Dark Matter was more "thriller" and less "science fiction." To be fair to all the detailed sci-fi out there, the science itself was pretty mediocre. After a few vague, Physics-101-type explanations, the book became strictly focused on Jason's attempt to restore his life. For that reason (and because of the constant paragraph breaks, yikes) this wasn't a five star book.
This would be great for an afternoon beach read, though. For a whole day after I read it, I was thinking things like - What would have happened if I'd gone to a different college? What if I didn't take the class where I met my husband? What if I moved somewhere other than DC? I have no hesitation in recommending Dark Matter as something easy and fun.
Rating: 3.5 of 5 stars (4 on Goodreads)
American Kingpin by Nick Bilton
American Kingpin is the real life story of Ross Ulbricht, a programmer who started the Silk Road - an anonymous online forum where users could purchase drugs, weapons, and even human body parts.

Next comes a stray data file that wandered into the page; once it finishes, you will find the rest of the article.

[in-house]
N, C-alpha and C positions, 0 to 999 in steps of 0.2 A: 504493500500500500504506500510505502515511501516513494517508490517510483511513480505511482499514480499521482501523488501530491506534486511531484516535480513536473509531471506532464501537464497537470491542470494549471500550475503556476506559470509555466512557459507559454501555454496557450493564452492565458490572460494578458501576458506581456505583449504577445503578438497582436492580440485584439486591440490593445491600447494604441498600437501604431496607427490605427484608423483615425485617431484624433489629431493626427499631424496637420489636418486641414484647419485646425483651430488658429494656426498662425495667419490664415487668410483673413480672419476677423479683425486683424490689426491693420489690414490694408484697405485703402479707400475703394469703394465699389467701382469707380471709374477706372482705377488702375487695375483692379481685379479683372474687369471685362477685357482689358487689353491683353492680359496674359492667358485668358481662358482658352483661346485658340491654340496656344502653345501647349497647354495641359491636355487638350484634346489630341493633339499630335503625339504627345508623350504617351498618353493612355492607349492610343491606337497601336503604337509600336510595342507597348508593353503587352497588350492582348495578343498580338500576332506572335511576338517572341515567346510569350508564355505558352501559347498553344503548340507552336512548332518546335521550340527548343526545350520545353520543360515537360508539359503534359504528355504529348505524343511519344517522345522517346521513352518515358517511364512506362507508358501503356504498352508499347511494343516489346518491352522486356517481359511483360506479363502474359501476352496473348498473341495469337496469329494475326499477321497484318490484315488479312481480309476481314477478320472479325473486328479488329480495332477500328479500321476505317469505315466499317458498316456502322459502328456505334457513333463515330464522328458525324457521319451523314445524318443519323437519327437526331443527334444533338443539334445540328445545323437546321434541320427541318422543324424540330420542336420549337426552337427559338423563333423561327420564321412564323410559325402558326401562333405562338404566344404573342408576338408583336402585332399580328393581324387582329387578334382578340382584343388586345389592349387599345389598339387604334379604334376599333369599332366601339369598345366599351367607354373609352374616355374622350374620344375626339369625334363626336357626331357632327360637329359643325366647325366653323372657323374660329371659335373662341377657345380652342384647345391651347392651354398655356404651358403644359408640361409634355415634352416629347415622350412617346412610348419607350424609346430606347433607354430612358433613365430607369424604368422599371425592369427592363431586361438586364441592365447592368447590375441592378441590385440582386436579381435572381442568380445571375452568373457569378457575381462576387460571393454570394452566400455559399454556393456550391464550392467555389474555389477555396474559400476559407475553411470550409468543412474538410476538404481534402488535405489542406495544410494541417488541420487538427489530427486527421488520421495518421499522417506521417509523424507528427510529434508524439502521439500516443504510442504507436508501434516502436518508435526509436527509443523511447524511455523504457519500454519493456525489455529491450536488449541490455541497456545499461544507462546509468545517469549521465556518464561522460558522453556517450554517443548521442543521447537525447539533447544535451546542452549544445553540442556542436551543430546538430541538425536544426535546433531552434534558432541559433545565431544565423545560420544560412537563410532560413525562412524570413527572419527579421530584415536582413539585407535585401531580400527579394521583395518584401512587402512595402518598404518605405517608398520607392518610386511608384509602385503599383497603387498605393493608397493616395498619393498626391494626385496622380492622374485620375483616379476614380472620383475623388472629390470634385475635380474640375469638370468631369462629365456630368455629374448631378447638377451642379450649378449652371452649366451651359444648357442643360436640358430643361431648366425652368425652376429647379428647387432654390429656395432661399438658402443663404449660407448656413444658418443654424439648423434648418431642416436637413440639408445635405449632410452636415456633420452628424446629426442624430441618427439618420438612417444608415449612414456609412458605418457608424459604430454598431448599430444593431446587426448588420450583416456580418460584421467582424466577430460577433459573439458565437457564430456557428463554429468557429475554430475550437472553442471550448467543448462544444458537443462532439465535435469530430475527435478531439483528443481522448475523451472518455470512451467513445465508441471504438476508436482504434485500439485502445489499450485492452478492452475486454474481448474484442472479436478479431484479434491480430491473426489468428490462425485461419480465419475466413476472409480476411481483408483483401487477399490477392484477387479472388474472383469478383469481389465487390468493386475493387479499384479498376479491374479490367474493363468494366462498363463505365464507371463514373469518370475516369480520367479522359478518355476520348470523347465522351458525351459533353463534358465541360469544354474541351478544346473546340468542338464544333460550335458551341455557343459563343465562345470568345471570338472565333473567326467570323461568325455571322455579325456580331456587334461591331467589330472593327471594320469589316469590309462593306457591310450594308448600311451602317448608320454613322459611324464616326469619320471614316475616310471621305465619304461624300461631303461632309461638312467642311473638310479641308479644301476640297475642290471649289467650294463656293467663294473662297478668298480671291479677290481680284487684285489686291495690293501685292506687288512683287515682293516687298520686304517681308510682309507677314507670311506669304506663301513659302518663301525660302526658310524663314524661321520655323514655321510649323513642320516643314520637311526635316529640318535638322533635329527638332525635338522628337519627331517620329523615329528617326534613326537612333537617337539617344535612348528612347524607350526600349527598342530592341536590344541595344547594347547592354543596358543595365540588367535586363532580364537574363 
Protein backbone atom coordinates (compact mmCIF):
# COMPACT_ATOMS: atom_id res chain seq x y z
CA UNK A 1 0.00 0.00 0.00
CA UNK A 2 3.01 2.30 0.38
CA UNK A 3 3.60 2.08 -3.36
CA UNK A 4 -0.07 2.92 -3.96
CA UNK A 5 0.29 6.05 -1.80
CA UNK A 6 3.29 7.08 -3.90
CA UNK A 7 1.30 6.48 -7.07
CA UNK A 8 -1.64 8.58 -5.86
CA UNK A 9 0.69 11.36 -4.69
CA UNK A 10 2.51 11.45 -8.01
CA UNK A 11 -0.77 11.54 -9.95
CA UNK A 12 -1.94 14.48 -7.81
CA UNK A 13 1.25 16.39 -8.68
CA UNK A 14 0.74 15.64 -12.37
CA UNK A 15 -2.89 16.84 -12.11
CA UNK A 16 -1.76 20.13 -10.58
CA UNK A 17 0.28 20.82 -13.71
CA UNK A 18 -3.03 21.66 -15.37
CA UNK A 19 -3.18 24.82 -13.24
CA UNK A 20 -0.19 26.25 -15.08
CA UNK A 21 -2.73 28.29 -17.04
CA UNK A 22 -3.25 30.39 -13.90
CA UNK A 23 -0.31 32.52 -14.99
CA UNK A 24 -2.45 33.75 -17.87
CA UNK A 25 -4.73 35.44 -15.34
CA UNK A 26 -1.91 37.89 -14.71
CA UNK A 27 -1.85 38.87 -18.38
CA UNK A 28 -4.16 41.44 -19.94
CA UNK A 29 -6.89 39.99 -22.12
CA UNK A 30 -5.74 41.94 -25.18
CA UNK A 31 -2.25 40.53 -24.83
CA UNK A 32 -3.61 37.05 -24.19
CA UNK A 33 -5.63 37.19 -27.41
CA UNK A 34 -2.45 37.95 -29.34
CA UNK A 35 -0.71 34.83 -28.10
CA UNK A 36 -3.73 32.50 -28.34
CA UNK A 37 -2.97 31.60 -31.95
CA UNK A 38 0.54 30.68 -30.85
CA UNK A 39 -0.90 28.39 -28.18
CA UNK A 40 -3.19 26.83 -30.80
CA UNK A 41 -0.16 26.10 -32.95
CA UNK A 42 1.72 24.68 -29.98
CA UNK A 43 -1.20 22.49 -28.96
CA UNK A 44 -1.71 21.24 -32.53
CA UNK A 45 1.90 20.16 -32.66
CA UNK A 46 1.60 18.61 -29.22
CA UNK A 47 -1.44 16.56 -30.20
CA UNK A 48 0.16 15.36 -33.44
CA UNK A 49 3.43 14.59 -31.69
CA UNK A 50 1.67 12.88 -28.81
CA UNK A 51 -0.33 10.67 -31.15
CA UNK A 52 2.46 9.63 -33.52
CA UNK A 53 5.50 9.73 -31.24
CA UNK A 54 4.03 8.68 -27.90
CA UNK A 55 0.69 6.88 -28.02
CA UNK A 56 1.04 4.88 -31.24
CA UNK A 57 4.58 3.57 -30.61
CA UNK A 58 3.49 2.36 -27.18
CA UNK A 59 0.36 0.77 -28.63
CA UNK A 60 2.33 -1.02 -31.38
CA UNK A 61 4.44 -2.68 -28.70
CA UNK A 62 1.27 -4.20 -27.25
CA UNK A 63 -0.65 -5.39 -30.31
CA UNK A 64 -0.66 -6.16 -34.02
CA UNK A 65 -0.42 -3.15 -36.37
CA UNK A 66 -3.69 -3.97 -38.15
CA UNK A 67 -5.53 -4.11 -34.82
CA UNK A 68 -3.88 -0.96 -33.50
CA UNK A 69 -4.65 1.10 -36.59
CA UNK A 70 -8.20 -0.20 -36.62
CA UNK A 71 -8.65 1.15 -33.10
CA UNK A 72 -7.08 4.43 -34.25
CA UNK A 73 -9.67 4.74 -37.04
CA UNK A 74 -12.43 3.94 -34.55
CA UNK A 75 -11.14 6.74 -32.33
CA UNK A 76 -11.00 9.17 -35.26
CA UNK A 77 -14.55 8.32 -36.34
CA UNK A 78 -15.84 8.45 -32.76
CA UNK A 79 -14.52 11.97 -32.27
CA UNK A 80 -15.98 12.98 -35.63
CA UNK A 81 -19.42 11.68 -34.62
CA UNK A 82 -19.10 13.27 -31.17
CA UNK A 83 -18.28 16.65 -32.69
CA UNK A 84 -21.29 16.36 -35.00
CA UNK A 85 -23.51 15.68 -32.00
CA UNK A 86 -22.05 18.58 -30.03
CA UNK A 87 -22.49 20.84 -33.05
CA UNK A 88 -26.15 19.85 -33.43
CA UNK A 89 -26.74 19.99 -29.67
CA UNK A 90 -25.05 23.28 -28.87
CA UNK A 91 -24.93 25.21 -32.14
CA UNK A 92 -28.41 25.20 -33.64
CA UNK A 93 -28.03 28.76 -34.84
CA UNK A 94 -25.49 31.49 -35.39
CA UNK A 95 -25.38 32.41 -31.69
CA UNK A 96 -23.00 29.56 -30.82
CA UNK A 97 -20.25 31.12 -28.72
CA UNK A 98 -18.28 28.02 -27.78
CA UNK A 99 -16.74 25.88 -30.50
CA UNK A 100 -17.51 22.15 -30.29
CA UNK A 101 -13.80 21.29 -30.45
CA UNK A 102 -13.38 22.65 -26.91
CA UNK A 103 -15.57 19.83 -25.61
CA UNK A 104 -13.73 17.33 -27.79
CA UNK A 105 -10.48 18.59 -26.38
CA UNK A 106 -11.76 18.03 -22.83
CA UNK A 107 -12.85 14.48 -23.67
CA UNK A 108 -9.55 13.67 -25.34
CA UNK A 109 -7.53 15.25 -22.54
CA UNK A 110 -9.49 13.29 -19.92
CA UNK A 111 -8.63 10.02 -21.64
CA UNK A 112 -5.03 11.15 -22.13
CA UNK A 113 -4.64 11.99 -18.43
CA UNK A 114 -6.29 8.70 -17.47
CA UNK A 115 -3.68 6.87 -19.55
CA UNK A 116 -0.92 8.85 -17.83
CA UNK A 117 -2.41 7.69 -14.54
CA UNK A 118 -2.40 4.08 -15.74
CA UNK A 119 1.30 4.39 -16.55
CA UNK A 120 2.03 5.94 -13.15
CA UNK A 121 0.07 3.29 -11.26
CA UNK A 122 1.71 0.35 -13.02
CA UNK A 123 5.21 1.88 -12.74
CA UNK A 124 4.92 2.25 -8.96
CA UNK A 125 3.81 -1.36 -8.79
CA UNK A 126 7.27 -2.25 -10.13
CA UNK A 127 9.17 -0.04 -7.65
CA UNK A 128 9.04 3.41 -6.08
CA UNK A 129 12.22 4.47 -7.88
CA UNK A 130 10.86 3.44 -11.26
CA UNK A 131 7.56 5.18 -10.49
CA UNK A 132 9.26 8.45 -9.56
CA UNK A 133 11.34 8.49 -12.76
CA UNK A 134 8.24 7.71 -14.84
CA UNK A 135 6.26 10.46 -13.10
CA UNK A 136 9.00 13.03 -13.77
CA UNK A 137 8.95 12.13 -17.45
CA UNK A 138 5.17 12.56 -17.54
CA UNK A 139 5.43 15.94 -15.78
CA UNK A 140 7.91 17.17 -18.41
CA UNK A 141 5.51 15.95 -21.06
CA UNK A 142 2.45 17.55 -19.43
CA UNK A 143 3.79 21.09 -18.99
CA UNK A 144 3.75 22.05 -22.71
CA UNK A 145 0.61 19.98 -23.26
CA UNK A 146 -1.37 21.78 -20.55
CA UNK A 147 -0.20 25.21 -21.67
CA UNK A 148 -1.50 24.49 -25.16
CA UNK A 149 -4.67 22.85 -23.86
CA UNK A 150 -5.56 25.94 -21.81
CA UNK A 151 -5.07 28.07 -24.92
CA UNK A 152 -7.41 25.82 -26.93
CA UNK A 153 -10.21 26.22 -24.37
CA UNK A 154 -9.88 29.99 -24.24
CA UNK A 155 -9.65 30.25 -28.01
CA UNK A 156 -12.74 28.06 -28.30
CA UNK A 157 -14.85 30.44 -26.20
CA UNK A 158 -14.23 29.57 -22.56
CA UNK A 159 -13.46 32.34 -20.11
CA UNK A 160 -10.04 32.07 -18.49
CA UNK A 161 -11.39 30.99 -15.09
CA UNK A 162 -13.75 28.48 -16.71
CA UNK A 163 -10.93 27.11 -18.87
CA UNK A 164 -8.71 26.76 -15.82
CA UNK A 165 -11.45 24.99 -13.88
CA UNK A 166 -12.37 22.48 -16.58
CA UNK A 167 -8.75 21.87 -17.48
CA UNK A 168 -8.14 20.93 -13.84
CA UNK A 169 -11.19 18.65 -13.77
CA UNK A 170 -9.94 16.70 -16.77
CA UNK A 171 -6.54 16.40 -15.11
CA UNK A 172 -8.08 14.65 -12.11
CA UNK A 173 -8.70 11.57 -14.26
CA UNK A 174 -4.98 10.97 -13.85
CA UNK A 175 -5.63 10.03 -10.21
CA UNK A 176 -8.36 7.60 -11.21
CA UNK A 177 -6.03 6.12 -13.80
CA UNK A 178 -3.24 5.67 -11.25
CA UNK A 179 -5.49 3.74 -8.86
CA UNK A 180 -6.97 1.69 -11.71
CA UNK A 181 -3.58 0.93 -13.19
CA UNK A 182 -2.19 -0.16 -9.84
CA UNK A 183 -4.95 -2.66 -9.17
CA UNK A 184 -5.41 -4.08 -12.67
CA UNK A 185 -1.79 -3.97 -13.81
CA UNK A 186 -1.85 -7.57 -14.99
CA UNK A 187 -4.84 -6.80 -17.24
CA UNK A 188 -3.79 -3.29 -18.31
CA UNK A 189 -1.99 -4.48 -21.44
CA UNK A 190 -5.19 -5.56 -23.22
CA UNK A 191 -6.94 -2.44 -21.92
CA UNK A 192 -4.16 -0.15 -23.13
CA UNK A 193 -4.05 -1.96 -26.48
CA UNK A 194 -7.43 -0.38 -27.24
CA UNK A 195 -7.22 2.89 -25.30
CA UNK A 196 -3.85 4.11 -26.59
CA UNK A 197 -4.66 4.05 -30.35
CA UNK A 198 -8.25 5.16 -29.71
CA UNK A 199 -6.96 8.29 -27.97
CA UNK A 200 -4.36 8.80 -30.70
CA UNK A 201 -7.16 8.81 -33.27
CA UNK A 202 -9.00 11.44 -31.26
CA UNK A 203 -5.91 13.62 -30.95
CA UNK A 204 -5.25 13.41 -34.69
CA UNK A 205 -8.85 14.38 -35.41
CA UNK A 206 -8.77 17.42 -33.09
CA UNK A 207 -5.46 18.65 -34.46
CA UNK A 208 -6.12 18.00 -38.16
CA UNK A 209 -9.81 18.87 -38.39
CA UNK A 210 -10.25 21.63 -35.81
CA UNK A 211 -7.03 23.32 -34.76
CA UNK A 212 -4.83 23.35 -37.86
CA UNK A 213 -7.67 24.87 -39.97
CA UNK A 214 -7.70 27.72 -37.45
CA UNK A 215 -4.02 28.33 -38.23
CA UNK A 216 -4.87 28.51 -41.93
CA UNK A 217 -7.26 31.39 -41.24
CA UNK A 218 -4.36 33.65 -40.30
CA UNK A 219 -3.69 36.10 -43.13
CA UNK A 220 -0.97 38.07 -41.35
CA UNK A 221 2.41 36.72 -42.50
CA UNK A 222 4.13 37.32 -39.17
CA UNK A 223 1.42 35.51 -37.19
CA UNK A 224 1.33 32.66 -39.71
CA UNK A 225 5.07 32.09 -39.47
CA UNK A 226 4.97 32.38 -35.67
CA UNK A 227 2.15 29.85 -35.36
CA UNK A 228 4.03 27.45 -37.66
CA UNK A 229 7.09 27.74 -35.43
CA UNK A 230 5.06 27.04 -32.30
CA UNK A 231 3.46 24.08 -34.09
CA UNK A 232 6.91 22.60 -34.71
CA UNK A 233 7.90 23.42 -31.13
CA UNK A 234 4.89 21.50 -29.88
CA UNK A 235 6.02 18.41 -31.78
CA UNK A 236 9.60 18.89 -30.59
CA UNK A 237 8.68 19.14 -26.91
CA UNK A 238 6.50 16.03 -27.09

American Kingpin was for my book club, so this probably wasn’t one I would have ever picked up on my own. I had a vague notion that the Silk Road had something to do with drugs and the internet, but honestly that was as far as my knowledge went. The details about the case were really interesting; I specifically liked the parts about each Federal office’s investigation and how they were really able to build a case against Ulbricht when they all worked together.
The reason I only rated this three stars was because of the writing style. There were just so many useless details, like the weather when Ulbricht went camping various times with friends. Or constantly repeating over and over that Ulbricht was a libertarian. And melodramatic warnings that “Little did he know, [this dramatic event] would soon happen and change his life!!!!!” It jumped back and forth from non-fiction into an attempted narrative style too often for me to really get invested.
Again, the case itself was interesting. There are plenty of podcasts and documentaries out there on Ulbricht and the Silk Road, though, so if you’re really interested in this case one of those might work for you just as much as this book.
Rating: 3 of 5 stars